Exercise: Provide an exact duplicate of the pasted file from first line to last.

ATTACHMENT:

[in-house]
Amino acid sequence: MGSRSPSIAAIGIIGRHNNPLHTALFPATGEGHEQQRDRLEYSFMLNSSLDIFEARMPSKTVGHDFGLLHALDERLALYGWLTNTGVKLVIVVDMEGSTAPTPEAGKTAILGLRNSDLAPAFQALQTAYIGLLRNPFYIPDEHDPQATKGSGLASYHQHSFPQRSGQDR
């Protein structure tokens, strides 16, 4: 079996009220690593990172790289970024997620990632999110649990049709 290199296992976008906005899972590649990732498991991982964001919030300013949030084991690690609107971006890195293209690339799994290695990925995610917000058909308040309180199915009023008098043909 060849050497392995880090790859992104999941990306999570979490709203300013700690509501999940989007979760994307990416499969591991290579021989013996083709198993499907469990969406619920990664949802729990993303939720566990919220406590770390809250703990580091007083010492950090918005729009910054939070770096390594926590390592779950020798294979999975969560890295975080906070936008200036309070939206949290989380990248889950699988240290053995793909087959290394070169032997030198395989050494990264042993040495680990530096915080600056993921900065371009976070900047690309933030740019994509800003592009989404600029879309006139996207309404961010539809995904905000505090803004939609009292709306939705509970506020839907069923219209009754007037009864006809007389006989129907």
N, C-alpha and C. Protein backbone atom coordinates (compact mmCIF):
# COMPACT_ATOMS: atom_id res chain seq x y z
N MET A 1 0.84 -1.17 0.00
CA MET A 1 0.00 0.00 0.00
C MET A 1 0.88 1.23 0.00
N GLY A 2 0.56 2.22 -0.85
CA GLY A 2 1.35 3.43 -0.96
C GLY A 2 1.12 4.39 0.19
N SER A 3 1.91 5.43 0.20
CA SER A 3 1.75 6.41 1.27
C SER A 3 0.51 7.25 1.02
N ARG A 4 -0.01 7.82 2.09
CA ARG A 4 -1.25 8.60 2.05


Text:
[in-house]
Amino acid sequence: MGSRSPSIAAIGIIGRHNNPLHTALFPATGEGHEQQRDRLEYSFMLNSSLDIFEARMPSKTVGHDFGLLHALDERLALYGWLTNTGVKLVIVVDMEGSTAPTPEAGKTAILGLRNSDLAPAFQALQTAYIGLLRNPFYIPDEHDPQATKGSGLASYHQHSFPQRSGQDR
């Protein structure tokens, strides 16, 4: 079996009220690593990172790289970024997620990632999110649990049709 290199296992976008906005899972590649990732498991991982964001919030300013949030084991690690609107971006890195293209690339799994290695990925995610917000058909308040309180199915009023008098043909 060849050497392995880090790859992104999941990306999570979490709203300013700690509501999940989007979760994307990416499969591991290579021989013996083709198993499907469990969406619920990664949802729990993303939720566990919220406590770390809250703990580091007083010492950090918005729009910054939070770096390594926590390592779950020798294979999975969560890295975080906070936008200036309070939206949290989380990248889950699988240290053995793909087959290394070169032997030198395989050494990264042993040495680990530096915080600056993921900065371009976070900047690309933030740019994509800003592009989404600029879309006139996207309404961010539809995904905000505090803004939609009292709306939705509970506020839907069923219209009754007037009864006809007389006989129907």
N, C-alpha and C. Protein backbone atom coordinates (compact mmCIF):
# COMPACT_ATOMS: atom_id res chain seq x y z
N MET A 1 0.84 -1.17 0.00
CA MET A 1 0.00 0.00 0.00
C MET A 1 0.88 1.23 0.00
N GLY A 2 0.56 2.22 -0.85
CA GLY A 2 1.35 3.43 -0.96
C GLY A 2 1.12 4.39 0.19
N SER A 3 1.91 5.43 0.20
CA SER A 3 1.75 6.41 1.27
C SER A 3 0.51 7.25 1.02
N ARG A 4 -0.01 7.82 2.09
CA ARG A 4 -1.25 8.60 2.05